You may be familiar with the “leaky bucket theory” taught in some business schools. Say you have a bucket of water, but the bucket has a few holes in it. To keep the bucket full, you need to increase the flow of water or plug up the holes.
The leaky bucket theory is a perfect analogy for the underlying dynamics of customer retention. To keep your customer base stable or growing, you have to increase acquisition (the flow of water into the bucket) or prevent attrition (plug up the holes). Water, of course, isn’t an infinite resource. So, you need to plug the holes. And some holes are bigger than others.
Member attrition is otherwise known as “customer churn,” and health club owners understand this concept as well as anybody. And they also know that acquisition is more expensive than retention. This is true in any type of consumer business. Acquiring a new customer is five times more expensive than retaining an existing one, says a survey by Invesp Consulting and Forbes Insight.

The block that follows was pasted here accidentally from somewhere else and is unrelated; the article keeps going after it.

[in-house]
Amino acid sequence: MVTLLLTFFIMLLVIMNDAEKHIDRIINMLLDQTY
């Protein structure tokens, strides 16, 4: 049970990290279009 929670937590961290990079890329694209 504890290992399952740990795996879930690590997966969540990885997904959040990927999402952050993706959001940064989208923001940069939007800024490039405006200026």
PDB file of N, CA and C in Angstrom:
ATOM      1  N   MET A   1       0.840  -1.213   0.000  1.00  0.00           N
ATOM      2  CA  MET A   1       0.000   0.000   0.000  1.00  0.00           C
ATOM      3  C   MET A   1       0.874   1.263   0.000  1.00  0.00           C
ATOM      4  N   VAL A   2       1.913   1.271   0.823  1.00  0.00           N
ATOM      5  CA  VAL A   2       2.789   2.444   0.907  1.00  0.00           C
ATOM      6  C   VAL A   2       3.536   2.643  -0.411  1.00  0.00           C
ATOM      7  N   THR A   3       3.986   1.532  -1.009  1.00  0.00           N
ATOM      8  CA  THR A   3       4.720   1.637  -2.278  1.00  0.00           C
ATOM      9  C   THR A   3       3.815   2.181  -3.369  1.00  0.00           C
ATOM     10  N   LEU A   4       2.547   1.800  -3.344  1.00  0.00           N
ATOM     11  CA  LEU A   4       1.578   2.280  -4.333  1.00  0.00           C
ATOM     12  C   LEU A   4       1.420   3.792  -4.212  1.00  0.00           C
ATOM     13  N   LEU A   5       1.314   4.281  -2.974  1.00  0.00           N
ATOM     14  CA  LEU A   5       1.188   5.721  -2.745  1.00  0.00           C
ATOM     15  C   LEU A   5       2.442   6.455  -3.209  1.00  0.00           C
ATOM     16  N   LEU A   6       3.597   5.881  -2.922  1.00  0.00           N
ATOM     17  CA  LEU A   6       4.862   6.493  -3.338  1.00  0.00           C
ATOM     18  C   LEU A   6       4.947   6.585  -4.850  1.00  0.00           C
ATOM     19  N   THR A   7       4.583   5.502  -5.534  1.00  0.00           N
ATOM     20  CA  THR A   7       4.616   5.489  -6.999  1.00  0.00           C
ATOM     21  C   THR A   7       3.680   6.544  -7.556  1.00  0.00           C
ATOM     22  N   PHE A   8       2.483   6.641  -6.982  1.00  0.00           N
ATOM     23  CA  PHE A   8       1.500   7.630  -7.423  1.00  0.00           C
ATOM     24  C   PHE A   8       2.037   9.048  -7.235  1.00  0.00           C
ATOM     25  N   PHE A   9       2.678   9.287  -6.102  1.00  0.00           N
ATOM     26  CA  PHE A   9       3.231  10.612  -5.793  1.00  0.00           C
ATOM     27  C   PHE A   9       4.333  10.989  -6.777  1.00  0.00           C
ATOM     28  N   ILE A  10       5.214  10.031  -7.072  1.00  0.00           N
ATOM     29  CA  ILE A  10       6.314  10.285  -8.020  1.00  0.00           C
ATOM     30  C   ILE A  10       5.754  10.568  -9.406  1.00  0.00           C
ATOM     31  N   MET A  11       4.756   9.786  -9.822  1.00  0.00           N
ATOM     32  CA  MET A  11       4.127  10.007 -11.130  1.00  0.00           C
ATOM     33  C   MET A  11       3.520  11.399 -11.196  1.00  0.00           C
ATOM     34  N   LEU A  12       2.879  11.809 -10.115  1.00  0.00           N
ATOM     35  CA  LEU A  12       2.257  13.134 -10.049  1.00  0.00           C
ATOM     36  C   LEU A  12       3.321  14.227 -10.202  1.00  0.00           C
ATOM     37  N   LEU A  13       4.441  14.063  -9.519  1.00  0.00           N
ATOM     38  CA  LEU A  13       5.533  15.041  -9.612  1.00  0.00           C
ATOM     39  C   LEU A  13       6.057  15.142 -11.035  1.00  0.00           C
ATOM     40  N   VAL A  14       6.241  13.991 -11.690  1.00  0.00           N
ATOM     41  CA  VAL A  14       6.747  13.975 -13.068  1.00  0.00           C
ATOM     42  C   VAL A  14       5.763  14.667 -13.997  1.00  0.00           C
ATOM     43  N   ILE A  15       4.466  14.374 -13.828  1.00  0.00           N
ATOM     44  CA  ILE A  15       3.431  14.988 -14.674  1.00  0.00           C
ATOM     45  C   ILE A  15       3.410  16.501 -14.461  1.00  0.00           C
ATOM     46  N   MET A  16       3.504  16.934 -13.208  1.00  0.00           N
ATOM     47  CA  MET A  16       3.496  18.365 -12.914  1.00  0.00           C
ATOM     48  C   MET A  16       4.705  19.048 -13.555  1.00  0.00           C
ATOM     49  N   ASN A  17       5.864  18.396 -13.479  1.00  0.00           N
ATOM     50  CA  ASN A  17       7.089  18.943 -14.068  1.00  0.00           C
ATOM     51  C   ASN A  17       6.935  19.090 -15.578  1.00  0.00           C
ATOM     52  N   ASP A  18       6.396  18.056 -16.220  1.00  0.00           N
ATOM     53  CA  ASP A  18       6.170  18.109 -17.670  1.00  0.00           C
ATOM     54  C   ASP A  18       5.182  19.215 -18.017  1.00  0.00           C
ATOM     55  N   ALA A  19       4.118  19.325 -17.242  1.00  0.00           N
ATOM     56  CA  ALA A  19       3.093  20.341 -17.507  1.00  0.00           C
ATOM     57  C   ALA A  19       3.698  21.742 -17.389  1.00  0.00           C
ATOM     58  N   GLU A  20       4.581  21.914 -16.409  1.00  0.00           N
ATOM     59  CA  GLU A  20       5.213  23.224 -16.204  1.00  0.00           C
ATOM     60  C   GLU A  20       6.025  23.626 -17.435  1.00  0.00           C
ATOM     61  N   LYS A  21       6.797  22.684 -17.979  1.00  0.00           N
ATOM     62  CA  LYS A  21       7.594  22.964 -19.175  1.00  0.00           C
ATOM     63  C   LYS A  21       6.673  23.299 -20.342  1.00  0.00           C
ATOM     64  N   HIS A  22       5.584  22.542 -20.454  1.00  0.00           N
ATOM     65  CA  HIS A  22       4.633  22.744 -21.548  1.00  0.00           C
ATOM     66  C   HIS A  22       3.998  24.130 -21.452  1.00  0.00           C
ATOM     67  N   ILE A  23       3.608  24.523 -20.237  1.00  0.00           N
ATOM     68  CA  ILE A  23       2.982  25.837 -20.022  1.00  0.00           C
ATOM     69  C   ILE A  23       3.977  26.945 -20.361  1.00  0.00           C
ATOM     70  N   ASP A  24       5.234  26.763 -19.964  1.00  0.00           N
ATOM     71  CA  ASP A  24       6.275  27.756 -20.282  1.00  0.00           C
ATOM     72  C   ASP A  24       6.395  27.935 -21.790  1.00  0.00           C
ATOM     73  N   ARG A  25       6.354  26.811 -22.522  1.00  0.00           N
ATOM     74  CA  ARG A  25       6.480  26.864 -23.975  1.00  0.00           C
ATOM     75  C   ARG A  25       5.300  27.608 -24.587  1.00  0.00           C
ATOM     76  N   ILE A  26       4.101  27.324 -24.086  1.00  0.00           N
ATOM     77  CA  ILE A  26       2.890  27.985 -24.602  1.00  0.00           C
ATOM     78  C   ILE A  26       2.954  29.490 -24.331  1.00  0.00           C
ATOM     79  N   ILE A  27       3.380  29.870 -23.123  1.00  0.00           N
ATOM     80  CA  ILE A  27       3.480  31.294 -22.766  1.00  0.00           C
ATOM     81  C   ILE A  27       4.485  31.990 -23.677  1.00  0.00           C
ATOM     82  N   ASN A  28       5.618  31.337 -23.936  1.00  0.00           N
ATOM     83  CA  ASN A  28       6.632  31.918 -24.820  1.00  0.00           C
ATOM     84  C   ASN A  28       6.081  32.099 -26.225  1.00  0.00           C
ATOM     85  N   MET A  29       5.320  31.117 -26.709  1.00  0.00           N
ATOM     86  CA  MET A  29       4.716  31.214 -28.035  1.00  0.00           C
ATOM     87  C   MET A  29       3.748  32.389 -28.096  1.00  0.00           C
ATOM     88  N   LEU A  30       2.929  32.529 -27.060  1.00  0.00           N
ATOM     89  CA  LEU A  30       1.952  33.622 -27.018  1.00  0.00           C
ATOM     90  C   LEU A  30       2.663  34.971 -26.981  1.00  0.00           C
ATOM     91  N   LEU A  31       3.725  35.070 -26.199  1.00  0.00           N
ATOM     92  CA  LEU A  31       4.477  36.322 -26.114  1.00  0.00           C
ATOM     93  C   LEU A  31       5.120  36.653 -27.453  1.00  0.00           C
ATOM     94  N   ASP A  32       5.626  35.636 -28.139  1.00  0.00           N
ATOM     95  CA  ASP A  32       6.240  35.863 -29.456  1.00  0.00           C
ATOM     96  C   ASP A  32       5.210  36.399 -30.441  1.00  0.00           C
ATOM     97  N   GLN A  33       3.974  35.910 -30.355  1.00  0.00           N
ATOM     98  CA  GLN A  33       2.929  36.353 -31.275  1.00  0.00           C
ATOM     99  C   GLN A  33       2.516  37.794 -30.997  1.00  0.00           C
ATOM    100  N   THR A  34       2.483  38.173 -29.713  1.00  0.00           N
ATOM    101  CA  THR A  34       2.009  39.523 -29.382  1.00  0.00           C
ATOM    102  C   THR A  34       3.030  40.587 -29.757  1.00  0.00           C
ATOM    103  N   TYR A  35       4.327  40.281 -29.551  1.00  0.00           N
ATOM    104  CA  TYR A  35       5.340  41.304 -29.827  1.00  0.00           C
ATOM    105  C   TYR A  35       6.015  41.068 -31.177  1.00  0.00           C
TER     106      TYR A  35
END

Data compiled by IHRSA show that a health club member who doesn’t renew a membership can cost a club $674 in annual revenue. That’s an expensive leak. IHRSA research has found that club operators spend an average of $118.65 in marketing and sales costs for each new member. Refilling the bucket is costly.
But retention is about much more than simply maintaining a membership benchmark. Retention is also about maximizing revenue of each member. According to the Invesp/Forbes survey, increasing customer retention by 5% increases profits by 25%-95% percent. The success rate of selling to a customer you already have is 60%-70%, while the success rate of selling to a new customer is only 5%-20%
It’s time you got a bigger bucket.